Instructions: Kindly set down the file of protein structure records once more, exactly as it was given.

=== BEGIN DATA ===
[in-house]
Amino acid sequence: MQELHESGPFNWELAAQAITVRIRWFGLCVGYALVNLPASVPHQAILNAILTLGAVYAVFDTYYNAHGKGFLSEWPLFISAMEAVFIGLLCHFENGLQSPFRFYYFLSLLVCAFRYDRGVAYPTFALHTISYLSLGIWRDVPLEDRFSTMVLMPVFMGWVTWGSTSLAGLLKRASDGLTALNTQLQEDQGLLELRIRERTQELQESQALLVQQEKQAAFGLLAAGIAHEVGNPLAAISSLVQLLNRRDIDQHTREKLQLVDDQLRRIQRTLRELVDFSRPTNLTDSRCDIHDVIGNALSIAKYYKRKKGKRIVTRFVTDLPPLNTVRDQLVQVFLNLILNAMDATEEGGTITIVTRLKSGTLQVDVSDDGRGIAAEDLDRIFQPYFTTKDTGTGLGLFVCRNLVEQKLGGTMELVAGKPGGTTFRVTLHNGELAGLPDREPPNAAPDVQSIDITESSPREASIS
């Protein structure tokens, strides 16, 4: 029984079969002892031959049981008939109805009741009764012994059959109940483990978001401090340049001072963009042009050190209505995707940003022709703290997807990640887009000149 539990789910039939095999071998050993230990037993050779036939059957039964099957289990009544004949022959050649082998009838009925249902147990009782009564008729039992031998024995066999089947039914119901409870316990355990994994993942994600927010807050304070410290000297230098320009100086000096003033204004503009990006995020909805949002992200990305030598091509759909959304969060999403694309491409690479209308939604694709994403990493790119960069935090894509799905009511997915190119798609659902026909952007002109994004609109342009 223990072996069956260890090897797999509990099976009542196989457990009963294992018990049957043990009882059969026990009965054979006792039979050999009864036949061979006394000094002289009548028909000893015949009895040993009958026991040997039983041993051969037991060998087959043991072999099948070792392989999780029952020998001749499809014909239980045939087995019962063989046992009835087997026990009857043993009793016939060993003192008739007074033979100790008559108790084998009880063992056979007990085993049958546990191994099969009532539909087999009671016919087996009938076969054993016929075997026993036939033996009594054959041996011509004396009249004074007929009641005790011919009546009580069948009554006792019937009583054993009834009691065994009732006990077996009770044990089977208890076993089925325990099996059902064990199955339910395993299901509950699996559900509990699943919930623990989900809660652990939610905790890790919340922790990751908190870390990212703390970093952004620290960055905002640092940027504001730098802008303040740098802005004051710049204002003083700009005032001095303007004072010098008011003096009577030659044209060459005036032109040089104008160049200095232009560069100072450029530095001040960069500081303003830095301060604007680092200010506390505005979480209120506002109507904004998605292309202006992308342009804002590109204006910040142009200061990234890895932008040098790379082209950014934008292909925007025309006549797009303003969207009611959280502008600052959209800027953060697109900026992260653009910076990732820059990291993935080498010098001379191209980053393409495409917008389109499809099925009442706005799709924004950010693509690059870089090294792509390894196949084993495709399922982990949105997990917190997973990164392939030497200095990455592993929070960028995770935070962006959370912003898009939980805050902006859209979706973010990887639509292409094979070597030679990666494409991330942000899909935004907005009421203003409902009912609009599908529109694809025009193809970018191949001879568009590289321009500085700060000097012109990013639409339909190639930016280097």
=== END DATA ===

[in-house]
Amino acid sequence: MQELHESGPFNWELAAQAITVRIRWFGLCVGYALVNLPASVPHQAILNAILTLGAVYAVFDTYYNAHGKGFLSEWPLFISAMEAVFIGLLCHFENGLQSPFRFYYFLSLLVCAFRYDRGVAYPTFALHTISYLSLGIWRDVPLEDRFSTMVLMPVFMGWVTWGSTSLAGLLKRASDGLTALNTQLQEDQGLLELRIRERTQELQESQALLVQQEKQAAFGLLAAGIAHEVGNPLAAISSLVQLLNRRDIDQHTREKLQLVDDQLRRIQRTLRELVDFSRPTNLTDSRCDIHDVIGNALSIAKYYKRKKGKRIVTRFVTDLPPLNTVRDQLVQVFLNLILNAMDATEEGGTITIVTRLKSGTLQVDVSDDGRGIAAEDLDRIFQPYFTTKDTGTGLGLFVCRNLVEQKLGGTMELVAGKPGGTTFRVTLHNGELAGLPDREPPNAAPDVQSIDITESSPREASIS
């Protein structure tokens, strides 16, 4: 029984079969002892031959049981008939109805009741009764012994059959109940483990978001401090340049001072963009042009050190209505995707940003022709703290997807990640887009000149 539990789910039939095999071998050993230990037993050779036939059957039964099957289990009544004949022959050649082998009838009925249902147990009782009564008729039992031998024995066999089947039914119901409870316990355990994994993942994600927010807050304070410290000297230098320009100086000096003033204004503009990006995020909805949002992200990305030598091509759909959304969060999403694309491409690479209308939604694709994403990493790119960069935090894509799905009511997915190119798609659902026909952007002109994004609109342009 223990072996069956260890090897797999509990099976009542196989457990009963294992018990049957043990009882059969026990009965054979006792039979050999009864036949061979006394000094002289009548028909000893015949009895040993009958026991040997039983041993051969037991060998087959043991072999099948070792392989999780029952020998001749499809014909239980045939087995019962063989046992009835087997026990009857043993009793016939060993003192008739007074033979100790008559108790084998009880063992056979007990085993049958546990191994099969009532539909087999009671016919087996009938076969054993016929075997026993036939033996009594054959041996011509004396009249004074007929009641005790011919009546009580069948009554006792019937009583054993009834009691065994009732006990077996009770044990089977208890076993089925325990099996059902064990199955339910395993299901509950699996559900509990699943919930623990989900809660652990939610905790890790919340922790990751908190870390990212703390970093952004620290960055905002640092940027504001730098802008303040740098802005004051710049204002003083700009005032001095303007004072010098008011003096009577030659044209060459005036032109040089104008160049200095232009560069100072450029530095001040960069500081303003830095301060604007680092200010506390505005979480209120506002109507904004998605292309202006992308342009804002590109204006910040142009200061990234890895932008040098790379082209950014934008292909925007025309006549797009303003969207009611959280502008600052959209800027953060697109900026992260653009910076990732820059990291993935080498010098001379191209980053393409495409917008389109499809099925009442706005799709924004950010693509690059870089090294792509390894196949084993495709399922982990949105997990917190997973990164392939030497200095990455592993929070960028995770935070962006959370912003898009939980805050902006859209979706973010990887639509292409094979070597030679990666494409991330942000899909935004907005009421203003409902009912609009599908529109694809025009193809970018191949001879568009590289321009500085700060000097012109990013639409339909190639930016280097």